The Electric Walther FP
Last week when writing about the match grade target pistols, I came across one that absolutely fascinated me. While still maintaining the quintessential qualities of nearly every handgun every created, there are enough foreign characteristics about it to pique the curiosity of any firearms enthusiast while maintaining more than ample practicality to earn their admiration. As promised in last week’s article, this week we will delve into the Walther FP pistol.
Looking at the pistol from the left side, there are a few small cues to indicate this isn’t an ordinary pistol, but nothing that would earn your attention from across the room. However, upon a closer look, things become unique pretty quickly.
Electrical components? What is this a phased-plasma rifle in the 40-watt range? Perhaps not that far in the future, but the Walther FP is certainly a modern firearm with its roots deeply bedded in the 19th century during the heyday of precision target shooting. Like several firearms designed in the 1970s, such as the Steyr AUG or the SPAS-12, it is an unabashed departure from traditional firearms design, while still incorporating several fundamental features. Let’s take a look.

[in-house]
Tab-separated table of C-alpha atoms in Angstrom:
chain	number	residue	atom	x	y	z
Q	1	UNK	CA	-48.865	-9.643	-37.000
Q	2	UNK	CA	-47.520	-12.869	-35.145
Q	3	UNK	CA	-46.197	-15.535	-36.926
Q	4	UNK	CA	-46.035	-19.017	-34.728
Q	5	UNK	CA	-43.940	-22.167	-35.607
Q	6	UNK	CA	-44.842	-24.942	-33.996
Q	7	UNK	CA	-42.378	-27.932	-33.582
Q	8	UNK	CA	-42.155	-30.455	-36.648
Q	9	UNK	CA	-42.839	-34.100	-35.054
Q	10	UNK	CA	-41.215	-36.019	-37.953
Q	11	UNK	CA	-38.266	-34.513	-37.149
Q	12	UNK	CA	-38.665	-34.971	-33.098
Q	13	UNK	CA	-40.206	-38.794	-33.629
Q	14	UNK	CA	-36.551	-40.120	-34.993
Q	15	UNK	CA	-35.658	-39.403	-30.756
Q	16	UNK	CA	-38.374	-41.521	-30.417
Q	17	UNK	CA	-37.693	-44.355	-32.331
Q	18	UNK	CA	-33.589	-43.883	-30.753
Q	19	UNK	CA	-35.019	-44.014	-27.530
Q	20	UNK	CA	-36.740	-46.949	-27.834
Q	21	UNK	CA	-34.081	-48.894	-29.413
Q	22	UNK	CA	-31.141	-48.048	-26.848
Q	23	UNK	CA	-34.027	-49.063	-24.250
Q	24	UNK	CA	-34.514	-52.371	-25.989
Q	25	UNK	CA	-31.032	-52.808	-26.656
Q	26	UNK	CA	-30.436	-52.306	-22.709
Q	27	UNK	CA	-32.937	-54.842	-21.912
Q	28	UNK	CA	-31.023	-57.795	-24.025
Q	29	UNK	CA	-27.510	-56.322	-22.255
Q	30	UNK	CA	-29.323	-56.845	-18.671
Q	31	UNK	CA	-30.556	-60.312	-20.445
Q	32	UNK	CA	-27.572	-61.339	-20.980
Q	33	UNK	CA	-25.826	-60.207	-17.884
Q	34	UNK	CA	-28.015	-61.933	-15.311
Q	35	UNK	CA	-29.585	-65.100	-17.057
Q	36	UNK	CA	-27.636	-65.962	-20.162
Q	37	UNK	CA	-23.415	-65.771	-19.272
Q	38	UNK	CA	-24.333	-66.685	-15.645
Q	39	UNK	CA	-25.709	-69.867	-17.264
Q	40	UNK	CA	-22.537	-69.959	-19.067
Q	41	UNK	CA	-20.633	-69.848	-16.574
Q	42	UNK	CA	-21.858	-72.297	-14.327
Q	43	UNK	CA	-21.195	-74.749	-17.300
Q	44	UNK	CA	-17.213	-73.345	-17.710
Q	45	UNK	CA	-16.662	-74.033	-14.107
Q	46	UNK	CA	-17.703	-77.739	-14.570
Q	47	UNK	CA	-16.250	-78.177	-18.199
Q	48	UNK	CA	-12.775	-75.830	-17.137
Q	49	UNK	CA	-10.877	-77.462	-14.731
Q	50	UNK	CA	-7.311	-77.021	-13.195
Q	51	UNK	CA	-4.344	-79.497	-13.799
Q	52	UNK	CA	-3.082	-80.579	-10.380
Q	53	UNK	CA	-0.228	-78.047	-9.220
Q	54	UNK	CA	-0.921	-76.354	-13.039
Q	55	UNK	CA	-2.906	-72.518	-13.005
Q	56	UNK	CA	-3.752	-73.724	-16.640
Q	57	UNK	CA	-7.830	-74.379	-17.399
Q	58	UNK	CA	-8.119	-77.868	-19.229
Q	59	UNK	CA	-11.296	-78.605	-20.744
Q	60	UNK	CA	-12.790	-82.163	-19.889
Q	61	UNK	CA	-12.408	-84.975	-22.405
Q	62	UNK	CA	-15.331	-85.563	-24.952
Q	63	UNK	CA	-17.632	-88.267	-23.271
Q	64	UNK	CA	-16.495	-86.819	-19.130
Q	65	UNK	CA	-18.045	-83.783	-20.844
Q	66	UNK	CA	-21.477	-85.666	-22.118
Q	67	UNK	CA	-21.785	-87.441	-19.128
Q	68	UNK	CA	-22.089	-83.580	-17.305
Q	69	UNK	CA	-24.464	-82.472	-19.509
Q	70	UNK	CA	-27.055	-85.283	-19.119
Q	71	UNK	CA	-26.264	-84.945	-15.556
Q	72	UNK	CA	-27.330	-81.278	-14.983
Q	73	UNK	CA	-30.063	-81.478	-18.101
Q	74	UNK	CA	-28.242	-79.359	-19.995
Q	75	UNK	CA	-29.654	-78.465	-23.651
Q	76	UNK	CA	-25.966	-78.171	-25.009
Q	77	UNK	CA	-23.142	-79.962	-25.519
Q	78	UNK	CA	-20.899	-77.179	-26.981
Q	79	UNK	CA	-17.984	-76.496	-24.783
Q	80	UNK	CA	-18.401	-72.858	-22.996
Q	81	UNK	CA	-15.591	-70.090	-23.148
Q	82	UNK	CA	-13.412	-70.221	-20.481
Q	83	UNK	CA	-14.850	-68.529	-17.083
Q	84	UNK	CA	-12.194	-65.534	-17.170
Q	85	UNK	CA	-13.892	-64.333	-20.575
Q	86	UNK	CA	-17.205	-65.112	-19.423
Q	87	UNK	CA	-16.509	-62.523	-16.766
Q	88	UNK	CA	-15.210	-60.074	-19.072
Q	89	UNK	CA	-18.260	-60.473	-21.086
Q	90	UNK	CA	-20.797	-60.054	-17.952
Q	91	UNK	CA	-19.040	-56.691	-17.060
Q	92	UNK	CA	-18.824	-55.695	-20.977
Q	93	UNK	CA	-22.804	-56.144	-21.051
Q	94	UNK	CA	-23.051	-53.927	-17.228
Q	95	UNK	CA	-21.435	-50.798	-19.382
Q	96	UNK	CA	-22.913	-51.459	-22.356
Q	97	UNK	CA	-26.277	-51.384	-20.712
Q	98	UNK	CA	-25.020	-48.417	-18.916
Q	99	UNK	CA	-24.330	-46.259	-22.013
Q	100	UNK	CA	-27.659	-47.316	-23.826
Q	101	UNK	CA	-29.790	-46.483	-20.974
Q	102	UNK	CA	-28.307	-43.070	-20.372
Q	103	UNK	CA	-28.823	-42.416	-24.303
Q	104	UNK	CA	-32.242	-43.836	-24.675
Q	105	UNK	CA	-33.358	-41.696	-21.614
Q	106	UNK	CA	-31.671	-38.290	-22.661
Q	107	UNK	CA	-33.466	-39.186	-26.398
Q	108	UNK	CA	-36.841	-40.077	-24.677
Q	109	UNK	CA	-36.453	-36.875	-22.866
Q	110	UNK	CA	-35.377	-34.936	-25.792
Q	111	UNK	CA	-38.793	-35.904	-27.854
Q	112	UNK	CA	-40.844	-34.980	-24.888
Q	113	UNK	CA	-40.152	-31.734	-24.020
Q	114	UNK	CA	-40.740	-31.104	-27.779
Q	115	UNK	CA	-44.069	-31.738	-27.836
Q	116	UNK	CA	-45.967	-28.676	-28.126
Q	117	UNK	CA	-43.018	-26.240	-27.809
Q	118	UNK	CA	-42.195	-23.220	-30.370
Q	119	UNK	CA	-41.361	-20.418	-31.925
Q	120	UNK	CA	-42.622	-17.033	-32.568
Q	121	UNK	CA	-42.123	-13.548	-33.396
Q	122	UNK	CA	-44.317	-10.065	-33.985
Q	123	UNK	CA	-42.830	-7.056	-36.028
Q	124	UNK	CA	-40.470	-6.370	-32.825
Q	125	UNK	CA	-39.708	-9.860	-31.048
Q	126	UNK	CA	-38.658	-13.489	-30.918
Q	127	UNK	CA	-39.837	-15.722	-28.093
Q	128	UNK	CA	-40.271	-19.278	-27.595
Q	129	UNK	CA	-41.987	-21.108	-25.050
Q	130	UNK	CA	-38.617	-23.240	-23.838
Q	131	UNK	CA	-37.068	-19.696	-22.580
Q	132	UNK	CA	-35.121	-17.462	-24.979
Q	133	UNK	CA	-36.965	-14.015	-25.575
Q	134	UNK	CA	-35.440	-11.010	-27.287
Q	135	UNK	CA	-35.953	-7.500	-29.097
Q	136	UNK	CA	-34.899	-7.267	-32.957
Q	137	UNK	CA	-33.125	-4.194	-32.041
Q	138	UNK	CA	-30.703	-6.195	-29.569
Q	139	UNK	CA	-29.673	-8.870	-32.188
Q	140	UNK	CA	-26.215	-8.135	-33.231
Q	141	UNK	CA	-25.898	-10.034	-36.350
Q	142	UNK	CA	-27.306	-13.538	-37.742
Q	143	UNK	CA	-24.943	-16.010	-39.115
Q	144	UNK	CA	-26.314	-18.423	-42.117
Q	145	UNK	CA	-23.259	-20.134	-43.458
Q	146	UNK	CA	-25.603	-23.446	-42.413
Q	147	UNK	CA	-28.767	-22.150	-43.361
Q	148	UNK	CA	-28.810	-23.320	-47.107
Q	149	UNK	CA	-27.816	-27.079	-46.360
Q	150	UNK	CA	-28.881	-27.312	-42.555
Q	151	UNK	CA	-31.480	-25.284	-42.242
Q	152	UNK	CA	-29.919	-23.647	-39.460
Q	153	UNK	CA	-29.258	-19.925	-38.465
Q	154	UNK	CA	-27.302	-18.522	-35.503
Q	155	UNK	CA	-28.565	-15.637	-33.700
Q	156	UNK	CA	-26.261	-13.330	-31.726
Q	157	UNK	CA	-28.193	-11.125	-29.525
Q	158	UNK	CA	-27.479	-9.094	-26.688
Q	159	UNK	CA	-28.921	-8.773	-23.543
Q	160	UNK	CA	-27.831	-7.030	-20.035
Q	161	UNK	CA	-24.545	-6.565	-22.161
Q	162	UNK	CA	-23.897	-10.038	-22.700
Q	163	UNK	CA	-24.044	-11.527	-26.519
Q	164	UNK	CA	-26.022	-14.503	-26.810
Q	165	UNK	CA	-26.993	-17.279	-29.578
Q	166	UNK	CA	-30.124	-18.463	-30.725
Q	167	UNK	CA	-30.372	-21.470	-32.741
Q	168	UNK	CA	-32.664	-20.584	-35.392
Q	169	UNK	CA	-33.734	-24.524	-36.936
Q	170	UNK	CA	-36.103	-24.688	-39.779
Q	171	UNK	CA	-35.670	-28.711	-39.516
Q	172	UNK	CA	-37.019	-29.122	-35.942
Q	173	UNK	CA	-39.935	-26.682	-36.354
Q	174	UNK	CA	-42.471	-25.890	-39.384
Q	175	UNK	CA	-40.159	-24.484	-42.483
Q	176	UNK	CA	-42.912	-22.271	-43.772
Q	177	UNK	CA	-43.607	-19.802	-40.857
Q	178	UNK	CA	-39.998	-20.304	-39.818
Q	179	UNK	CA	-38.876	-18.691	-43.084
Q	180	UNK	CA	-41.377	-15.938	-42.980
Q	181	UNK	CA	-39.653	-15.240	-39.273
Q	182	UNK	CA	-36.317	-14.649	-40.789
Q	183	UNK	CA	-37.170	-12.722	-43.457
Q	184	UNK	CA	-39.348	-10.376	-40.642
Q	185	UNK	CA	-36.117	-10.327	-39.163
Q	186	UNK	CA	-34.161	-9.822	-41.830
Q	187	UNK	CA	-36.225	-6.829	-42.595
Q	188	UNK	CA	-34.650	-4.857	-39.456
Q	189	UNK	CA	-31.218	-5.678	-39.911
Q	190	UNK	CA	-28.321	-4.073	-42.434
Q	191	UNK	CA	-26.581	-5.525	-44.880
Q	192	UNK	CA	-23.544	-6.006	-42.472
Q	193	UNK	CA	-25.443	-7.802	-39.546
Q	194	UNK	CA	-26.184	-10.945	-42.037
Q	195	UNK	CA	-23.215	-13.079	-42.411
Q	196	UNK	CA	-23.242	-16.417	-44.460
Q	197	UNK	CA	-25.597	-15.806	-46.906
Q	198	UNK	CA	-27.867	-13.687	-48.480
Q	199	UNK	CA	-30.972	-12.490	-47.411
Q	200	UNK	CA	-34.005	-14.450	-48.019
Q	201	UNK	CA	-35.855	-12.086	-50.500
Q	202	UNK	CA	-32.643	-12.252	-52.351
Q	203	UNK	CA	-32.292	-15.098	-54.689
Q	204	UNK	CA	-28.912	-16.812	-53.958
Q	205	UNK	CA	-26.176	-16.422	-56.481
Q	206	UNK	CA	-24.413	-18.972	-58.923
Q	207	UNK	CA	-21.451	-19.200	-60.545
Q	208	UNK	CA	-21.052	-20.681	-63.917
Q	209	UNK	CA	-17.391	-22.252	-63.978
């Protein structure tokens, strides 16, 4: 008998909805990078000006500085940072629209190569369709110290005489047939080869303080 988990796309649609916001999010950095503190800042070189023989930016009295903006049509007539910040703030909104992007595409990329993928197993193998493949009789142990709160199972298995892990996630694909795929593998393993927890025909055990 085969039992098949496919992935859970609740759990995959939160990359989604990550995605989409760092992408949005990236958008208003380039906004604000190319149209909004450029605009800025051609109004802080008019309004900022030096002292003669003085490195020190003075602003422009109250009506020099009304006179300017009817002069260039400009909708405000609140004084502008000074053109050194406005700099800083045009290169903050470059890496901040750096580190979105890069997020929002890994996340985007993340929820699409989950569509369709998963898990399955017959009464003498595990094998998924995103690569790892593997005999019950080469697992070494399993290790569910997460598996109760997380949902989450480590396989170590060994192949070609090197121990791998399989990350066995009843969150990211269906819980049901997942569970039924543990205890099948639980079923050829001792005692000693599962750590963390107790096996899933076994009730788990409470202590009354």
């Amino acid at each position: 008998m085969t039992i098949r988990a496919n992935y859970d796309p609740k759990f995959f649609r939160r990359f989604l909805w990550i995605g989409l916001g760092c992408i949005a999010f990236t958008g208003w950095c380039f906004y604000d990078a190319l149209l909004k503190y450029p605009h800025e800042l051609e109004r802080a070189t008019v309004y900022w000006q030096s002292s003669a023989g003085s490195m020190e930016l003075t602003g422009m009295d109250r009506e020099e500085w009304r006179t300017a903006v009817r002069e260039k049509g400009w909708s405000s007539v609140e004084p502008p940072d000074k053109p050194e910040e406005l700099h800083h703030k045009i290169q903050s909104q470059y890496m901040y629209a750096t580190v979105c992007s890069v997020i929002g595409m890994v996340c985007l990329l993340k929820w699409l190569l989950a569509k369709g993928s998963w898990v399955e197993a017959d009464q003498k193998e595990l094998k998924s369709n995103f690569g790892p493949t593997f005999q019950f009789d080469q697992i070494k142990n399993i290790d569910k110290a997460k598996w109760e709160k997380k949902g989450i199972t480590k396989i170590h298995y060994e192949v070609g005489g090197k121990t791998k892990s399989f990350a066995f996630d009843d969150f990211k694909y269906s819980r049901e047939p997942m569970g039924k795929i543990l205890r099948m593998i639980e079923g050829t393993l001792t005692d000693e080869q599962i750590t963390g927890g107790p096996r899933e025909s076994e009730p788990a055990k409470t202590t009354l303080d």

Of course, it still maintains the basic shape of a pistol and the basic components: grip, barrel, sights, etc, but that is where the similarities end. The wooden grip of the Walther FP is nearly sculpture-like in form and is combined with an action that smartly clicks to its necessary positions. Said action also appears to be the only thing joining the grip to the barrel, which otherwise hovers roughly an eighth of an inch above the stock.